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Del City, Oklahoma

Coordinates: 35°26′54″N 97°26′27″W / 35.44833°N 97.44083°W / 35.44833; -97.44083
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Del City, Oklahoma
Flag of Del City, Oklahoma
Official seal of Del City, Oklahoma
Location in Oklahoma County and the state of Oklahoma.
Location in Oklahoma County and the state of Oklahoma.
Del City, Oklahoma is located in the United States
Del City, Oklahoma
Del City, Oklahoma
Location in the United States
Coordinates: 35°26′54″N 97°26′27″W / 35.44833°N 97.44083°W / 35.44833; -97.44083
CountryUnited States
CountyOklahoma County
IncorporatedOctober 9, 1948
Founded byGeorge I. Epperly
Named forDelaphene Campbell
 • TypeCouncil–manager
 • MayorFloyd Eason [citation needed]
 • City ManagerJD Hock [citation needed]
 • Total7.52 sq mi (19.47 km2)
 • Land7.52 sq mi (19.47 km2)
 • Water0.00 sq mi (0.00 km2)
Elevation1,211 ft (369 m)
 • Total21,822
 • Density2,902.63/sq mi (1,120.68/km2)
Time zoneUTC−6 (Central (CST))
 • Summer (DST)UTC−5 (CDT)
ZIP codes
73115, 73117, 73135
Area code(s)405, 572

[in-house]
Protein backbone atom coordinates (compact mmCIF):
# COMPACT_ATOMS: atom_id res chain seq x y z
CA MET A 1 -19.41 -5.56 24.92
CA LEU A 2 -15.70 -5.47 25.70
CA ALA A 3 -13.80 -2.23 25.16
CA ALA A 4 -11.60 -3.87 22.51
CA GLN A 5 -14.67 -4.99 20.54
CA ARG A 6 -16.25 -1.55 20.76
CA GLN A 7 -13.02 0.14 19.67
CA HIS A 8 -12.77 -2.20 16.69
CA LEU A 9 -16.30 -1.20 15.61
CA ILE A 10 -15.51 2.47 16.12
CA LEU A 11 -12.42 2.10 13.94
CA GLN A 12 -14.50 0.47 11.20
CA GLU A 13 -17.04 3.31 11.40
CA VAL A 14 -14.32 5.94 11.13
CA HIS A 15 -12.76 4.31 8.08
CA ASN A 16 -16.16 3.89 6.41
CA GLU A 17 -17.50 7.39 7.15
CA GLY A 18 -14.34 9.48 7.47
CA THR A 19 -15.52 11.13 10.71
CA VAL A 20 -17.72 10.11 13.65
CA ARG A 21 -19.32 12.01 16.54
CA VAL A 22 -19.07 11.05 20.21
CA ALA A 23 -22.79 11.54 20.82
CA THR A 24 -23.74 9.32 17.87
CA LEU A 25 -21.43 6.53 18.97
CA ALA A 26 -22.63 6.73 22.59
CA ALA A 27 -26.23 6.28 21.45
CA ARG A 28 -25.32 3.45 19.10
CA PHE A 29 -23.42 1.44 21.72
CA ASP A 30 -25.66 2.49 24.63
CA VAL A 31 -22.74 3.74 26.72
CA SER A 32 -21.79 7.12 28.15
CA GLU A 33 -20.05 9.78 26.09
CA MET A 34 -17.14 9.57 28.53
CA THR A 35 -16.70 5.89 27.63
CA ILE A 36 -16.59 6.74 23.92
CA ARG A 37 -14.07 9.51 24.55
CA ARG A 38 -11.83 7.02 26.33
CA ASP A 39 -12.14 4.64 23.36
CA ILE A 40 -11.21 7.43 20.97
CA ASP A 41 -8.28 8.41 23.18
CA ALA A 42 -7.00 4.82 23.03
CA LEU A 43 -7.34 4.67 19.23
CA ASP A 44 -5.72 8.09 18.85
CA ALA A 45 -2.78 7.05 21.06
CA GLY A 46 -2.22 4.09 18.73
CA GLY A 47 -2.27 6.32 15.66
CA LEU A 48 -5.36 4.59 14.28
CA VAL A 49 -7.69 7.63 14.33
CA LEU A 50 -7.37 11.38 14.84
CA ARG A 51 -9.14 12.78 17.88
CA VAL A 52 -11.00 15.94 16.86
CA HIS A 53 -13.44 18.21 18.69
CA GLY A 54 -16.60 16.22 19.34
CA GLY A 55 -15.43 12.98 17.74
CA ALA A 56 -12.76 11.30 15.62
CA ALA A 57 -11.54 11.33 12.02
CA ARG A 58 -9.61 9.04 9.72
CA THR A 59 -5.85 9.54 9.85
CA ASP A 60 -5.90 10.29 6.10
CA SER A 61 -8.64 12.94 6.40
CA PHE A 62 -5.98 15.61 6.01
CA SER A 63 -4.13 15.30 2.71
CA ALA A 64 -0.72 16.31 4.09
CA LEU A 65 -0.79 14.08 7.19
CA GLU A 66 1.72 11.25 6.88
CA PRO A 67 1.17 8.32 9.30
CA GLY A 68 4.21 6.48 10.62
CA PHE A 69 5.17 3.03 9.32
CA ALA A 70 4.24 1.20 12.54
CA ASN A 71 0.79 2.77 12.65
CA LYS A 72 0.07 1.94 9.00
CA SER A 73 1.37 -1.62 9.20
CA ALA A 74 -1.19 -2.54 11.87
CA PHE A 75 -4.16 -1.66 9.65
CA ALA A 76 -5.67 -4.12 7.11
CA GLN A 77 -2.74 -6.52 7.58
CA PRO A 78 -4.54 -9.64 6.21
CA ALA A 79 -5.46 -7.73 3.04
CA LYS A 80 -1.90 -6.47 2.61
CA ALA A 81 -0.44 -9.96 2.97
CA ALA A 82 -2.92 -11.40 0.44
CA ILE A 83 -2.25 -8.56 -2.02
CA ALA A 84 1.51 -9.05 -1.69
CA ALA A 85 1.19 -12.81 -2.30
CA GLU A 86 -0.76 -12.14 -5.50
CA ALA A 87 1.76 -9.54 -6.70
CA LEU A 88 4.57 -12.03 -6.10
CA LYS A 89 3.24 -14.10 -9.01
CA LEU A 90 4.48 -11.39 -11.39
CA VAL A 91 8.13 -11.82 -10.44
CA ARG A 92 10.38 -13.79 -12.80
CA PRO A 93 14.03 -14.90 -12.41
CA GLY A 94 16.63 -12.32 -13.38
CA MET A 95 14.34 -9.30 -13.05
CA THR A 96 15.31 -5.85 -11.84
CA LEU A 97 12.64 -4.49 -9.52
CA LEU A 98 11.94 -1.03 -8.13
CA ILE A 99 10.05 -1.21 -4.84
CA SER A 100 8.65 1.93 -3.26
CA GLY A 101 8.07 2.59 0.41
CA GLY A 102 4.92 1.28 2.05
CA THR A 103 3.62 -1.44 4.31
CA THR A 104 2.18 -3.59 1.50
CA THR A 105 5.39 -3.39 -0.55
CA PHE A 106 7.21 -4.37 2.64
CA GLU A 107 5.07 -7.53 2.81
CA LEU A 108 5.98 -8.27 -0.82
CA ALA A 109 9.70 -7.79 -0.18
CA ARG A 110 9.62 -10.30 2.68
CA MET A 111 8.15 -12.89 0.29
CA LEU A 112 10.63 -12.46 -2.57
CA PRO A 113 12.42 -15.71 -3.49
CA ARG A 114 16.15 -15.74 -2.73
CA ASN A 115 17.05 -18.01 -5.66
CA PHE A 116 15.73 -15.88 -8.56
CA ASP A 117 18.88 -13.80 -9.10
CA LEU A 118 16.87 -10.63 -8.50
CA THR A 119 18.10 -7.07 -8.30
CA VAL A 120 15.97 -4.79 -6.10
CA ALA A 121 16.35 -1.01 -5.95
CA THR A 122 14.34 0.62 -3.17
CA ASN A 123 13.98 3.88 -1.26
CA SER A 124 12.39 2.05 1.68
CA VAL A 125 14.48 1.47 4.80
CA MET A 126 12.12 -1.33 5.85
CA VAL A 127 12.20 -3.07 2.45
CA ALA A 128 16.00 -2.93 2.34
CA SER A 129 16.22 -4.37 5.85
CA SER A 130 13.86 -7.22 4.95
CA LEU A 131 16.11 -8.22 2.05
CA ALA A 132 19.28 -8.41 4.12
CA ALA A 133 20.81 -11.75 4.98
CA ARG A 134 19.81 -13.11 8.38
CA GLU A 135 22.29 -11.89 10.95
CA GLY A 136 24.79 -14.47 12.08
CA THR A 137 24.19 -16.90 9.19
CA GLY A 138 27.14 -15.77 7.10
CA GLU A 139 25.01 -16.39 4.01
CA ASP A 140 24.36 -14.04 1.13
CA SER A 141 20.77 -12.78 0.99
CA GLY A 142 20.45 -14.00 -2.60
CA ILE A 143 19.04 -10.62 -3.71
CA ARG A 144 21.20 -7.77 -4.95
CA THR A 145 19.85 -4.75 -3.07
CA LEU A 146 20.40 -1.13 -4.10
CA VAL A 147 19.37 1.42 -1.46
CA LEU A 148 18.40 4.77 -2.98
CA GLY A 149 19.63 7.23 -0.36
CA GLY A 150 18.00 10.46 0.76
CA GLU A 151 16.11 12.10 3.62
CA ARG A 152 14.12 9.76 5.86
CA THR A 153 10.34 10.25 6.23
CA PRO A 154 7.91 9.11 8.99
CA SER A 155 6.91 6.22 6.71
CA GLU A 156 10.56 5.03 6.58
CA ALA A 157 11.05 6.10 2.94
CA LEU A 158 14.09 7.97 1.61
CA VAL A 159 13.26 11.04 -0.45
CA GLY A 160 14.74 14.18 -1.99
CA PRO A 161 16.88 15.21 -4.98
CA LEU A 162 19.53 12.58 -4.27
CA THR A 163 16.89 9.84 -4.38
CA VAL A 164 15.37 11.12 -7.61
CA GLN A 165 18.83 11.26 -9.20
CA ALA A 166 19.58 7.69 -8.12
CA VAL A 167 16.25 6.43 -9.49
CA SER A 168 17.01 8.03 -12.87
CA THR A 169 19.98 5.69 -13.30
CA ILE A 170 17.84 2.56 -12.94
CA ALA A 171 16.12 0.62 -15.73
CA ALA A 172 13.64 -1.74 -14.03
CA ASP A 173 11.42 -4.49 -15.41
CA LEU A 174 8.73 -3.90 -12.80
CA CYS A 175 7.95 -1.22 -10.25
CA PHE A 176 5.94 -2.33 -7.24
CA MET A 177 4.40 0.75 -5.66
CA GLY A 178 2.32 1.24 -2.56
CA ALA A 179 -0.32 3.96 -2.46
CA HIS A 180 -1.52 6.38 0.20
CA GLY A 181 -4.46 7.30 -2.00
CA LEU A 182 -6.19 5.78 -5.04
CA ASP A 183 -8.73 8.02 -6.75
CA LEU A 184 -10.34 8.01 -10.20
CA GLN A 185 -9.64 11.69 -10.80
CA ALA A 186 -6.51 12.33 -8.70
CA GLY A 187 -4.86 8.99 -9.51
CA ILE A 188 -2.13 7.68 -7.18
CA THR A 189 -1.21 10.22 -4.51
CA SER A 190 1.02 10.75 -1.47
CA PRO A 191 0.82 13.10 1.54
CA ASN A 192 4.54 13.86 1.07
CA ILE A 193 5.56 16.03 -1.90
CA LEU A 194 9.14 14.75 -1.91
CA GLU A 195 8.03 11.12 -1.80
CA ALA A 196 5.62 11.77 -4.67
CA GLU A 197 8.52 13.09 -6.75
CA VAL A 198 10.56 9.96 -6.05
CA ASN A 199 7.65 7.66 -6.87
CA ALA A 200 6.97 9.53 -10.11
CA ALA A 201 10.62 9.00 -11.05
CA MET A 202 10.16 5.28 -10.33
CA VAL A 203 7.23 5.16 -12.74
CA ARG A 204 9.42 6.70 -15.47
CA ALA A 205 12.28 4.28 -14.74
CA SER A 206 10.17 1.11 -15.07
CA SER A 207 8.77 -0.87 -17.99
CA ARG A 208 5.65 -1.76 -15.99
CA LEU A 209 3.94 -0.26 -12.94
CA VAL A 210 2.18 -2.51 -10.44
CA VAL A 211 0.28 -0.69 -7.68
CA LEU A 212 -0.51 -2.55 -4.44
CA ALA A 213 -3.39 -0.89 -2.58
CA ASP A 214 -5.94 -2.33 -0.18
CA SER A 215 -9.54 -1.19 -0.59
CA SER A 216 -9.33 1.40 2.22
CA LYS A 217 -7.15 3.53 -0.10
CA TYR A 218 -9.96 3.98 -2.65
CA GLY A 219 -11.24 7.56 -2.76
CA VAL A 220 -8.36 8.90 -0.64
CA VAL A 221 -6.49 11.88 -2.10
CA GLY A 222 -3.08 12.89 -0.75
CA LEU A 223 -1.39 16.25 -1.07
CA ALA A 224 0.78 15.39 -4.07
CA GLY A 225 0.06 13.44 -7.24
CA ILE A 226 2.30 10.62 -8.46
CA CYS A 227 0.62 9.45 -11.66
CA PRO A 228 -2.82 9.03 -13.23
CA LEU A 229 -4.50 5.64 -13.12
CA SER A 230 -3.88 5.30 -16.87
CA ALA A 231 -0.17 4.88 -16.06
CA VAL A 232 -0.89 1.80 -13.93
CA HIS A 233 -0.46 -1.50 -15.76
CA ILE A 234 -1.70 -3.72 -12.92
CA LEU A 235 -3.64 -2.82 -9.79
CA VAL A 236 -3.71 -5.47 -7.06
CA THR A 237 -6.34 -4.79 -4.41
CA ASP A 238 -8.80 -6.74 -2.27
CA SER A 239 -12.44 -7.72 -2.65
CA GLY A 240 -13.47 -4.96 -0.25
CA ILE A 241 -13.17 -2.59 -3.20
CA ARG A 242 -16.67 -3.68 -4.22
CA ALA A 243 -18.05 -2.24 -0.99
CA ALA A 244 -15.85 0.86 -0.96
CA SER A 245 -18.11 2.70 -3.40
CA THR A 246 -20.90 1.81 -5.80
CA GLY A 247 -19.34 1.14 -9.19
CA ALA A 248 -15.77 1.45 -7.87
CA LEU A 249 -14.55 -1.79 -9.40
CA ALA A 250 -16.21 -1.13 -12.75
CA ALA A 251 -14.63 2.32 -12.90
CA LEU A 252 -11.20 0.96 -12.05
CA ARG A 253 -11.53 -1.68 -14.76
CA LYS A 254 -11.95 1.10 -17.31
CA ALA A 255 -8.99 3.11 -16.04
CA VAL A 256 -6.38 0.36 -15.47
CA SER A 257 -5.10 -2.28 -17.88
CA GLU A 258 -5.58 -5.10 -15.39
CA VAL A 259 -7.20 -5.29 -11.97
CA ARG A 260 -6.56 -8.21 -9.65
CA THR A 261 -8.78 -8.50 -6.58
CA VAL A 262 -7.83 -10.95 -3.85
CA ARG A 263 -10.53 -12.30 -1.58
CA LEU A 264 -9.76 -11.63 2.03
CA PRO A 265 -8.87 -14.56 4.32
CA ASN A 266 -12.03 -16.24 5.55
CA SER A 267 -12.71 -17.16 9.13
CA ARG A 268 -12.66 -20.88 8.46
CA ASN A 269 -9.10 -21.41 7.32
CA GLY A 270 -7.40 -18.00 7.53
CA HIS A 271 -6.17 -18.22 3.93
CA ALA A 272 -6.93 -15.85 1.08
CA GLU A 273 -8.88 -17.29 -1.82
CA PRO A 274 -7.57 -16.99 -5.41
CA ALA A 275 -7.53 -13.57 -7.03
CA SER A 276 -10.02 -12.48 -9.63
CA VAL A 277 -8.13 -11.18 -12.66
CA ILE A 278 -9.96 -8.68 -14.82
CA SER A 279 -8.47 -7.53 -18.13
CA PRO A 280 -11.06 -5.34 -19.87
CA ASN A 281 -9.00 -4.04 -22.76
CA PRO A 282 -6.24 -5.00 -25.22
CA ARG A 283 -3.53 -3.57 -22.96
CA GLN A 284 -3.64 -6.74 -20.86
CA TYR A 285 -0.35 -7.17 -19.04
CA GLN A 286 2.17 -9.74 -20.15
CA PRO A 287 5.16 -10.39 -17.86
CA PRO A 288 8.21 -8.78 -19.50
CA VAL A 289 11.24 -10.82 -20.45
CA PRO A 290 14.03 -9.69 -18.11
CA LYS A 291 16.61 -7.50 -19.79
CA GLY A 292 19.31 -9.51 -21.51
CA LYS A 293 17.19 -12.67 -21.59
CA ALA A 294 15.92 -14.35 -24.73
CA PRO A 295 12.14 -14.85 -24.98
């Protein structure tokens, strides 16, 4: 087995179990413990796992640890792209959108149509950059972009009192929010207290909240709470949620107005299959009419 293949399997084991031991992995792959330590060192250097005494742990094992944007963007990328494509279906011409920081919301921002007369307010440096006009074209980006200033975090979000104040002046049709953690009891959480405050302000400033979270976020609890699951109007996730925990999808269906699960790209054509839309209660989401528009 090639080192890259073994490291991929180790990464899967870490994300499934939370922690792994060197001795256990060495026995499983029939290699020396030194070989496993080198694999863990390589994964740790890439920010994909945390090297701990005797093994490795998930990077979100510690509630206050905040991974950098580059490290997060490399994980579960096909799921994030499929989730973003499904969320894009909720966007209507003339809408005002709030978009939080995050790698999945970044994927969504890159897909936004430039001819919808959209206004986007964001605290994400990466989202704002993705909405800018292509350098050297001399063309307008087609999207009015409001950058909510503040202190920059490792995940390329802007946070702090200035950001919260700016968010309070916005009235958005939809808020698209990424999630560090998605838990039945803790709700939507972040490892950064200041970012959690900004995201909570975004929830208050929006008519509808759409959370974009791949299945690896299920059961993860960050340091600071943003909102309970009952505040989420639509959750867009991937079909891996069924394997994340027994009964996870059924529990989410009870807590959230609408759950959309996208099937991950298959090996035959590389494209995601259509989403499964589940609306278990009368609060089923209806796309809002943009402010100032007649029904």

FIPS code40-19900[3]
GNIS feature ID2410313[2]
WebsiteCity of Del City

Del City is a city in Oklahoma County, Oklahoma, United States, and a part of the Oklahoma City metropolitan area. The population was 21,822 at the United States Census, 2020, a 2.3% increase from 2010.[4]

Del City is located near two major interstate highways, both of which connect it to Oklahoma City. Interstate 40 bisects the town from the northwest to southeast, and Interstate 35 lies just a short distance west of the city. The city borders southeast Oklahoma City, Midwest City and Tinker Air Force Base. George Epperly, founded the city, which was incorporated by a vote of its residents in 1948. Del City is named after Epperly's eldest daughter, Delaphene Campbell.[5] Since its incorporation Del City has expanded three times, first by annexing Carter Park in 1954, Midway Village in 1963 and the acquisition of an undeveloped piece of land between the city and Tinker AFB[5] A large area of Del City was significantly impacted by the May 3, 1999, tornado outbreak that passed through the Oklahoma City metro area.[6]